Reading uni announces project ‘to better understand and predict’ Nile floods in South Sudan, Uganda
By the Climate Centre
(A version of this story appeared first on the website of the University of Reading earlier today.)
A new international project is set to research how to better understand and predict flooding on the River Nile in Uganda and South Sudan, the University of Reading said today.
In 2021 the worst flooding in living memory in South Sudan affected nearly a million people.
Communities displaced by conflict (which disproportionately include more women and children) are especially vulnerable to the flood impacts, which include elevated food insecurity due to flooded crops and livestock deaths, and limited access to healthcare.
The new project, called Improved Anticipation of Flood on the White Nile (INFLOW), is part of the UK- and Canadian-supported Climate Adaptation and Resilience research programme and is led jointly by the University of Reading and the IGAD Climate Predictions and Forecasting Centre.
It holds a virtual inception meeting on the 18 and 19 September 2023 (register).
‘INFLOW will improve flood early warning
and lead to robust use
of humanitarian resources’
Mohammed Hassan, a hydrometeorologist at ICPAC in Nairobi, said: “This is a complex river to model, with lakes, wetlands and water regulation infrastructure all requiring additional complexity within the hydrological models.
“As a transboundary river basin, improving hydrological modelling and flood management in the White Nile is also dependent on collaboration between upstream and downstream stakeholders, something that ICPAC strongly encourages.”
INFLOW includes national and regional hydrological agencies, academic institutions, humanitarian organizations and the private sector, working together on interdisciplinary research to deliver a step-change in the anticipation of flooding and its impacts.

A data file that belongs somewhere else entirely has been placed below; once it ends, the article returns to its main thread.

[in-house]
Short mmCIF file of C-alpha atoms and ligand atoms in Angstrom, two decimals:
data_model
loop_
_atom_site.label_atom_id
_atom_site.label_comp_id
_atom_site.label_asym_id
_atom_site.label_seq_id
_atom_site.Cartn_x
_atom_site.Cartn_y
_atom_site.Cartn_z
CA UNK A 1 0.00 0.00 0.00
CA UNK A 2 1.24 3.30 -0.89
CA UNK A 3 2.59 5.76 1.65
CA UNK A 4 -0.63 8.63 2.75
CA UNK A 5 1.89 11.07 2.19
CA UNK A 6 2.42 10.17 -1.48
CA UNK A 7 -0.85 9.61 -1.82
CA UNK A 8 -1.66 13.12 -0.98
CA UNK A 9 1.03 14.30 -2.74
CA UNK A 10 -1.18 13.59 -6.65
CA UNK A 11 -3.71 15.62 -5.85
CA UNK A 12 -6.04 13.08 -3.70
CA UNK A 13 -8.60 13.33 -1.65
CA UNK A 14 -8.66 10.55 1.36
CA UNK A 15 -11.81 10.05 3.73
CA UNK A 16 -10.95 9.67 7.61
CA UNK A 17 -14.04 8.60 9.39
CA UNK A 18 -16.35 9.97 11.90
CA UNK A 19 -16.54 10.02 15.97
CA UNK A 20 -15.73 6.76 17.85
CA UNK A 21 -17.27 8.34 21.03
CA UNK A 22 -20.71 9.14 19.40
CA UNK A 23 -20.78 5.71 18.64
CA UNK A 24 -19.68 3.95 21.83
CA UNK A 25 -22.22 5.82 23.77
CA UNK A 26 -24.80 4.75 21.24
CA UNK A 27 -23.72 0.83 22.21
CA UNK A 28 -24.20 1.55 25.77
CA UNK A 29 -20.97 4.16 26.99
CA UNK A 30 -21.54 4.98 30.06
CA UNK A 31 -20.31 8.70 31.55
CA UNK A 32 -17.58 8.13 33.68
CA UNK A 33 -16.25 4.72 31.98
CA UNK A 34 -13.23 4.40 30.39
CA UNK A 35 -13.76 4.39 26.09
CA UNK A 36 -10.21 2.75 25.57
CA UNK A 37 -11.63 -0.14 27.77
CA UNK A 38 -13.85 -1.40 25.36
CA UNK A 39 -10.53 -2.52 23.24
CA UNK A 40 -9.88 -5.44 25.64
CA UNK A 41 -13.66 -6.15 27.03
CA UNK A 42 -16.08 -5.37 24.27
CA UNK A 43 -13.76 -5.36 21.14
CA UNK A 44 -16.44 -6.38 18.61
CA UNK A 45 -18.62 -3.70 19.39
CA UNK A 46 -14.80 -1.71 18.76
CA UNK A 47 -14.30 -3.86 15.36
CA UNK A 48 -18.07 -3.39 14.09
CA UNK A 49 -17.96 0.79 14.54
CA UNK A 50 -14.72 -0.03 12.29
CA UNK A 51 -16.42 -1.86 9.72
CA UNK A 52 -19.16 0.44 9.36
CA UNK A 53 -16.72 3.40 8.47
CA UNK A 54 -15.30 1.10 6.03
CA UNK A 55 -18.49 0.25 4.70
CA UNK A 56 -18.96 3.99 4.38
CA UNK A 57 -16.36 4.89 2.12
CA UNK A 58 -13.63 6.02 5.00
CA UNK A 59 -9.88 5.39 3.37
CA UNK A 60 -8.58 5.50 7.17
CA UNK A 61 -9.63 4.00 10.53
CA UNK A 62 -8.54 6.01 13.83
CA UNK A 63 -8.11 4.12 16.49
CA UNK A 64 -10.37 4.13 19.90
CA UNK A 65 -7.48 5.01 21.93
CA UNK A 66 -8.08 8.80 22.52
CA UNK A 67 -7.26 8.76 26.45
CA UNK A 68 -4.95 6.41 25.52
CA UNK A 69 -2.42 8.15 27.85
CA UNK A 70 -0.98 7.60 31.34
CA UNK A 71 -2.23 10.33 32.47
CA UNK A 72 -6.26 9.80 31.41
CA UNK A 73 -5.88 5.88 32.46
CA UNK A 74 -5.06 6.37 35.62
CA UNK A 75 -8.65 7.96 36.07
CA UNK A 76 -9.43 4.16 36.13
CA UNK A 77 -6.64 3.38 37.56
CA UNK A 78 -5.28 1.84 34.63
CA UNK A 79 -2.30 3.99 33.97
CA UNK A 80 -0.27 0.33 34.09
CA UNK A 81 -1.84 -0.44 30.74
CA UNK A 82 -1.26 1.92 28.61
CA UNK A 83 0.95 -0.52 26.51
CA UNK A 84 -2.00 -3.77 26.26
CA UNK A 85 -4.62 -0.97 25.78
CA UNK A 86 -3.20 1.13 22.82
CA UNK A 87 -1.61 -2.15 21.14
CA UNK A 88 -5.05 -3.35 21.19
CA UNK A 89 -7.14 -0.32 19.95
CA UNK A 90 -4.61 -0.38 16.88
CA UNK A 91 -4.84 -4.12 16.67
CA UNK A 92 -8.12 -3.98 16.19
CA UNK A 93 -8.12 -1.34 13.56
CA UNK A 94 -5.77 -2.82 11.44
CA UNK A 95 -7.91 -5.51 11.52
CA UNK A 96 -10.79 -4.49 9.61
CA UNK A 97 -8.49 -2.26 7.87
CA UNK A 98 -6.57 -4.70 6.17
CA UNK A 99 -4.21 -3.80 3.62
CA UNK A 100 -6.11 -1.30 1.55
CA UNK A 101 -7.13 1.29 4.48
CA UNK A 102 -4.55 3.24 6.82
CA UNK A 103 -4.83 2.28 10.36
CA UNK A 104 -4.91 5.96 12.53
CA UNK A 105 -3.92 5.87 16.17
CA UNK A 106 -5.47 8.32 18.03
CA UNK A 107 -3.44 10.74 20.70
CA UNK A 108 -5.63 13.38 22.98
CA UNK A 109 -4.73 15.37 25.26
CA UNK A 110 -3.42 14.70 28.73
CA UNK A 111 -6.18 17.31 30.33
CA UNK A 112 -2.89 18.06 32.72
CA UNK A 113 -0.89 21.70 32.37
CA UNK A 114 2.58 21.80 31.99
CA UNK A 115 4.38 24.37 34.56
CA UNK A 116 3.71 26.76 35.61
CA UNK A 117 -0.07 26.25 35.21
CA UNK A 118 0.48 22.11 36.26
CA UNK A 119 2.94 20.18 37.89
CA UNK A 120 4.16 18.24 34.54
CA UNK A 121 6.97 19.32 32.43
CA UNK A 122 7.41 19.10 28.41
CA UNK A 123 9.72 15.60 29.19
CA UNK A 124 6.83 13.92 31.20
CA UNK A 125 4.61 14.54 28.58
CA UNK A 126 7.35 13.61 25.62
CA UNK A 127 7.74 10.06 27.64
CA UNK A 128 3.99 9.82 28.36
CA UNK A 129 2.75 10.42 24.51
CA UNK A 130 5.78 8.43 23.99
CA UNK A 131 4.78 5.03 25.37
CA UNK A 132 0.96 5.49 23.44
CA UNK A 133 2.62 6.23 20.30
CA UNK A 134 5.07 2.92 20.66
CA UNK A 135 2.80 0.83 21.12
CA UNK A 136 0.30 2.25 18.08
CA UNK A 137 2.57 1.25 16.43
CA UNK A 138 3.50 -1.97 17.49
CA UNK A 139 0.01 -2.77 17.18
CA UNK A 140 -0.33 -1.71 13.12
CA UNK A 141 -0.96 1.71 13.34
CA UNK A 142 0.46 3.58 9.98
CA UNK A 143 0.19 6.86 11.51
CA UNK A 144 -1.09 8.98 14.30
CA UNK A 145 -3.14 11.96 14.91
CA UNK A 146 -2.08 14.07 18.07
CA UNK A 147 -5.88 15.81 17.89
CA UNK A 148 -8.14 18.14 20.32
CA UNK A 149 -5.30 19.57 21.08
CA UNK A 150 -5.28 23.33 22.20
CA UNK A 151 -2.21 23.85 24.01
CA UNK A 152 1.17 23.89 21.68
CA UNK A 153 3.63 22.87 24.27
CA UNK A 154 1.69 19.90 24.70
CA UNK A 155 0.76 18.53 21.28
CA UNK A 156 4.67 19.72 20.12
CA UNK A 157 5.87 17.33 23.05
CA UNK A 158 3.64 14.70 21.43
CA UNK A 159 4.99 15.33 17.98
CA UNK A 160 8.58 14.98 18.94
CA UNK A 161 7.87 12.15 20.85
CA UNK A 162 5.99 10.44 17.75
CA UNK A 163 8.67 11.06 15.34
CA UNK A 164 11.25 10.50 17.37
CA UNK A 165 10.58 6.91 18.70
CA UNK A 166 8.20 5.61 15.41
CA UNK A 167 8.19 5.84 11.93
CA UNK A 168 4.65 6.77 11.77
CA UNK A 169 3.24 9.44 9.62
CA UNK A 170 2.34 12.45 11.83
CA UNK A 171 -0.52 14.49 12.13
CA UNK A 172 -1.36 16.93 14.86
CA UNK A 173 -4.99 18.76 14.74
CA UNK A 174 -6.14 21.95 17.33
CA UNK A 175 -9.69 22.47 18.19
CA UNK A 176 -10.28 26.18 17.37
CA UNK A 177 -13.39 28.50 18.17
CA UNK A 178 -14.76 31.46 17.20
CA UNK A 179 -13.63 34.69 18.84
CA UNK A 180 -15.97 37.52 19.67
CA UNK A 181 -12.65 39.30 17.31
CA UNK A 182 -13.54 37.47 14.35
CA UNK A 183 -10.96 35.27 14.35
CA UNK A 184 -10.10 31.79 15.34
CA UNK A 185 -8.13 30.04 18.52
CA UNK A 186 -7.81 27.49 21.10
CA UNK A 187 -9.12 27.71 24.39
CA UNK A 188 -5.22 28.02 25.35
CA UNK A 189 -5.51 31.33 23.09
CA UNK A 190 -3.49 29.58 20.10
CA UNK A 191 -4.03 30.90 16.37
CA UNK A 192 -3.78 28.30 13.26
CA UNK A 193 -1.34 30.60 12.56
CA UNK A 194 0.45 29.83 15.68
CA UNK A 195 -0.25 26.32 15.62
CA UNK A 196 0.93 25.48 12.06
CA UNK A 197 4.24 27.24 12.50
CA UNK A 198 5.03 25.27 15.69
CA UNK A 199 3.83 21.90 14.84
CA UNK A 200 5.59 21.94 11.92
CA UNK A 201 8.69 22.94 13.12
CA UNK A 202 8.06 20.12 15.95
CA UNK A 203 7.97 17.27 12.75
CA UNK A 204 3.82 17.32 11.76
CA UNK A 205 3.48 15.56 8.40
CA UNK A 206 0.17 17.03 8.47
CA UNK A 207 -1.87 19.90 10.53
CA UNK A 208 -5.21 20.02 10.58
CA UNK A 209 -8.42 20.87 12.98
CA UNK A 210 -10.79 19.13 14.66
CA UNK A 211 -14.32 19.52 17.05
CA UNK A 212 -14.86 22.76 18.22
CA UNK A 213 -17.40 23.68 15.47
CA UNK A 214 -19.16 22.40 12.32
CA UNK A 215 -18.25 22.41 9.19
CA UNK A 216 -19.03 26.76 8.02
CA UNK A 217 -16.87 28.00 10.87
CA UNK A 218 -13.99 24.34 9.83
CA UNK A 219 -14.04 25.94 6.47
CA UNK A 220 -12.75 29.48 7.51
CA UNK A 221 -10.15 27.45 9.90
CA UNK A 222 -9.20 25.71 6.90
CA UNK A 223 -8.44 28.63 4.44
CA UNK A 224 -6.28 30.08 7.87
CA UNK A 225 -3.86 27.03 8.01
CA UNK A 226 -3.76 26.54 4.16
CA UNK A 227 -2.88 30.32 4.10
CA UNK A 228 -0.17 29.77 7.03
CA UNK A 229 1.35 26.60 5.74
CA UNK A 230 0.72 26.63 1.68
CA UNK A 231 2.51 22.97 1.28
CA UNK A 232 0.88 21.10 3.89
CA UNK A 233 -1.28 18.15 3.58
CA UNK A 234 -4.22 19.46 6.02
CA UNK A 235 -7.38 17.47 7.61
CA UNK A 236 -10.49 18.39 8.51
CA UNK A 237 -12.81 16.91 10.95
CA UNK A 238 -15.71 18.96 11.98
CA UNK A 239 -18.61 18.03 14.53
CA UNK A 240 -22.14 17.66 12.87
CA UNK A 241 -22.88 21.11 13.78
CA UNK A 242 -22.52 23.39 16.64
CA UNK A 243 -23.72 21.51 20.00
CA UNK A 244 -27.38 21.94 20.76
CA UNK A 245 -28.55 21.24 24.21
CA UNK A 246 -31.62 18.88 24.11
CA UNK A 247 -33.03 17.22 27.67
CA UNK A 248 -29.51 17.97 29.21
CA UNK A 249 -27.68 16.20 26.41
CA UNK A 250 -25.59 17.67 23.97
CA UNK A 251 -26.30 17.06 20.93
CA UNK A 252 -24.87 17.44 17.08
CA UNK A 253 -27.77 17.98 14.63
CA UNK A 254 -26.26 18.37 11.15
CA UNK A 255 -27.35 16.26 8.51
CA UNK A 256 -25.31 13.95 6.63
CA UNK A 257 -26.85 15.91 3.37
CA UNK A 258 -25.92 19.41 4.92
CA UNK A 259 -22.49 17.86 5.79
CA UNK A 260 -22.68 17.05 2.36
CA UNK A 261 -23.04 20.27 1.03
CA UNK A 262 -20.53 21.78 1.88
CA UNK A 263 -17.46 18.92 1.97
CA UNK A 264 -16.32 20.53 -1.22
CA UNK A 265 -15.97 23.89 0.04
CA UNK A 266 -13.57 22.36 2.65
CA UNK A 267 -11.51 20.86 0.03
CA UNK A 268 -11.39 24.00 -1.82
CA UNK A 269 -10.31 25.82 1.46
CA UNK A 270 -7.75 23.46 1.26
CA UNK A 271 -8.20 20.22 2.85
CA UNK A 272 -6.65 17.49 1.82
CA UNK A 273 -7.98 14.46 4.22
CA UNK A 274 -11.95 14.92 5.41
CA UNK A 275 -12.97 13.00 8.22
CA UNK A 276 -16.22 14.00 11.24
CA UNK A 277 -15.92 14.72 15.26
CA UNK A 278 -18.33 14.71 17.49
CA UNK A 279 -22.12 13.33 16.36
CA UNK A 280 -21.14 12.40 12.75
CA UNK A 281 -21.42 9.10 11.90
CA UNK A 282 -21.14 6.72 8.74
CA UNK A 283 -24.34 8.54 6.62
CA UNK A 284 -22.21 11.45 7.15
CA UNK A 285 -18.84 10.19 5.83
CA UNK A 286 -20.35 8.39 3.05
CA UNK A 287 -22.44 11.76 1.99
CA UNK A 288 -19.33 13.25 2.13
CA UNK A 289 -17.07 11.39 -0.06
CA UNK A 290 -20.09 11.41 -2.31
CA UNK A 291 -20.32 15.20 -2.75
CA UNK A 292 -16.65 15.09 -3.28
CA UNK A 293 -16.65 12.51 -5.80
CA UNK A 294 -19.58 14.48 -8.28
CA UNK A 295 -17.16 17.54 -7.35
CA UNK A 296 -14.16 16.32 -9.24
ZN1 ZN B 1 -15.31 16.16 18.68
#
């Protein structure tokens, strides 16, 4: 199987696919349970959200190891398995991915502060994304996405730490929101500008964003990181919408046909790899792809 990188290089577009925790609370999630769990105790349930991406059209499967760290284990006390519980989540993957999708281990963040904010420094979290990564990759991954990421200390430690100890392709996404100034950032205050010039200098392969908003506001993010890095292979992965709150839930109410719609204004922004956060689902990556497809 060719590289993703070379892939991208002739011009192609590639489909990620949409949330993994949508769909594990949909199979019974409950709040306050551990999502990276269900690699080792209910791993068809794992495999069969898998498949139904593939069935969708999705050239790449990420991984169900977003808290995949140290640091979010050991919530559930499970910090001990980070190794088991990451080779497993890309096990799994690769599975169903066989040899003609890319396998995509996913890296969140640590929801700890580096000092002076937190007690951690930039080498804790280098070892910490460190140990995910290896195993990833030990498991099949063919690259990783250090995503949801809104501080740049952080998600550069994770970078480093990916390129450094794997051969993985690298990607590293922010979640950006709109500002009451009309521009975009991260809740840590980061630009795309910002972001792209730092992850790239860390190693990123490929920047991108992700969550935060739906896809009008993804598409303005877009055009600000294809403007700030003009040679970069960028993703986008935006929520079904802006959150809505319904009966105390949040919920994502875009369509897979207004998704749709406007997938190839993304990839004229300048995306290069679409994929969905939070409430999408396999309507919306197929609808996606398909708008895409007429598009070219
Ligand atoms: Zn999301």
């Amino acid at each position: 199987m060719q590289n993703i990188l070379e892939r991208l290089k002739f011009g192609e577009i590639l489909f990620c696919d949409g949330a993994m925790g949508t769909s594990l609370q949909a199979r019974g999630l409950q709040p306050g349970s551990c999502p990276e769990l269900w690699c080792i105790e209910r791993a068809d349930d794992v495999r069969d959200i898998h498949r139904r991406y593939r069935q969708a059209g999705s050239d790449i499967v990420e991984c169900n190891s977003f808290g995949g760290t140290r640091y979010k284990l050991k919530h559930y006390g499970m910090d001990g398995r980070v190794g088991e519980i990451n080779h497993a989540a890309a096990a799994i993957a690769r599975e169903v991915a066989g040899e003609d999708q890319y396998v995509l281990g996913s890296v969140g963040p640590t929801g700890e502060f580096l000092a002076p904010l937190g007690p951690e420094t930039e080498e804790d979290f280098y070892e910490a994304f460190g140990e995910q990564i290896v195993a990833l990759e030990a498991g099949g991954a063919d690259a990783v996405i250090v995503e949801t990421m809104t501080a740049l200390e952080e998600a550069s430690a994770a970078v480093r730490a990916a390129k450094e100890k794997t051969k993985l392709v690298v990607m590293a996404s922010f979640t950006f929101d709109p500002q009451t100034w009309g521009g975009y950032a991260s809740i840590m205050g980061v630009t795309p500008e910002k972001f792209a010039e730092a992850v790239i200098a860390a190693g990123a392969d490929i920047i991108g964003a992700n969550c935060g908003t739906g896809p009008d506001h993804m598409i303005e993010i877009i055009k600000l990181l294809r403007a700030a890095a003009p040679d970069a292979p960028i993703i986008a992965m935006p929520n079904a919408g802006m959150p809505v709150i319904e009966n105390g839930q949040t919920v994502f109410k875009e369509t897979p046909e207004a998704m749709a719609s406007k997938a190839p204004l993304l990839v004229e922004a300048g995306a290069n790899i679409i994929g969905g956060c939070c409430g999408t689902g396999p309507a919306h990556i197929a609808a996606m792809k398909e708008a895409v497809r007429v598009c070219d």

INFLOW also includes Uganda’s environment ministry, and its Red Cross society and Makerere University, as well as the South Sudan Ministry of Irrigation; Médecins Sans Frontières and Google will provide in-kind support.
Professor Liz Stephens, of the University of Reading and the Climate Centre, said: “While anticipatory humanitarian action has the potential to provide support to vulnerable communities before disaster strikes, the flood-forecast models needed to inform these actions currently have poor skill in the region.
“INFLOW will be improving the accuracy of flood early warning information and the more robust use of humanitarian resources.”
Leo Tremblay of Médecins Sans Frontières said: “Child and women-headed households, the elderly and orphans are often more significantly affected by both flooding and conflict.
“INFLOW will provide the further research needed to better address their needs in this complex setting.”
The South Sudan Red Cross struggles through to communities affected by the worst floods in living memory two years ago. Nearly one million people were affected, the IFRC said. When this picture was taken, the Red Cross and the ICRC had provided 2,000 emergency shelter kits to affected families and medical supplies to stricken areas. (Photo: South Sudan Red Cross via IFRC)